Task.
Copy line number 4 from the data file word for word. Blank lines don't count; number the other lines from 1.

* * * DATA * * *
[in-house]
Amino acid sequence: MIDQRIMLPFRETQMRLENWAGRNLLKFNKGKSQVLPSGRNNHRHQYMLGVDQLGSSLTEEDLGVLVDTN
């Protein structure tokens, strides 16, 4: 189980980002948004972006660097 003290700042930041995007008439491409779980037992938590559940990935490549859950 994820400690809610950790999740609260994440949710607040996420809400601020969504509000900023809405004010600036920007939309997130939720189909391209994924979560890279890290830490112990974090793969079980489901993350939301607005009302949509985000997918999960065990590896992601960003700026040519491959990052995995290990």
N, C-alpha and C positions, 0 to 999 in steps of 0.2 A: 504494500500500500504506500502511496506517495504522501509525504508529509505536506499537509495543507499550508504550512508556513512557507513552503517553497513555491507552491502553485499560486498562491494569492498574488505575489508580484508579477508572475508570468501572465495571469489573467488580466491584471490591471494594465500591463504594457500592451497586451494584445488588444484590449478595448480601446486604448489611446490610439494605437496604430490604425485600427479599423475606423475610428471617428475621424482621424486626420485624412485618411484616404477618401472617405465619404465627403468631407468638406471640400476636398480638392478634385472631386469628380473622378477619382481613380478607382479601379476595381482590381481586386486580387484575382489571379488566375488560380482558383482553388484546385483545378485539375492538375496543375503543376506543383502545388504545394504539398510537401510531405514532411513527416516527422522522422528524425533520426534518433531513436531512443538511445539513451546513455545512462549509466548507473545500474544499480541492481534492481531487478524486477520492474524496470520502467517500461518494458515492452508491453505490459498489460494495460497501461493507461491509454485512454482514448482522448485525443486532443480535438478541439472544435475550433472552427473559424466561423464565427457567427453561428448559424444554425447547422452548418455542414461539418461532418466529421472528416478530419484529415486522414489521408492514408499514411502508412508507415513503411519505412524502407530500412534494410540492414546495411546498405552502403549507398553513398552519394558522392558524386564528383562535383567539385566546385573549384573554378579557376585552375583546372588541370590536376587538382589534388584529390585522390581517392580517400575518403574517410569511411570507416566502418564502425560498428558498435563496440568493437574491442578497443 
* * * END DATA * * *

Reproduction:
N, C-alpha and C positions, 0 to 999 in steps of 0.2 A: 504494500500500500504506500502511496506517495504522501509525504508529509505536506499537509495543507499550508504550512508556513512557507513552503517553497513555491507552491502553485499560486498562491494569492498574488505575489508580484508579477508572475508570468501572465495571469489573467488580466491584471490591471494594465500591463504594457500592451497586451494584445488588444484590449478595448480601446486604448489611446490610439494605437496604430490604425485600427479599423475606423475610428471617428475621424482621424486626420485624412485618411484616404477618401472617405465619404465627403468631407468638406471640400476636398480638392478634385472631386469628380473622378477619382481613380478607382479601379476595381482590381481586386486580387484575382489571379488566375488560380482558383482553388484546385483545378485539375492538375496543375503543376506543383502545388504545394504539398510537401510531405514532411513527416516527422522522422528524425533520426534518433531513436531512443538511445539513451546513455545512462549509466548507473545500474544499480541492481534492481531487478524486477520492474524496470520502467517500461518494458515492452508491453505490459498489460494495460497501461493507461491509454485512454482514448482522448485525443486532443480535438478541439472544435475550433472552427473559424466561423464565427457567427453561428448559424444554425447547422452548418455542414461539418461532418466529421472528416478530419484529415486522414489521408492514408499514411502508412508507415513503411519505412524502407530500412534494410540492414546495411546498405552502403549507398553513398552519394558522392558524386564528383562535383567539385566546385573549384573554378579557376585552375583546372588541370590536376587538382589534388584529390585522390581517392580517400575518403574517410569511411570507416566502418564502425560498428558498435563496440568493437574491442578497443 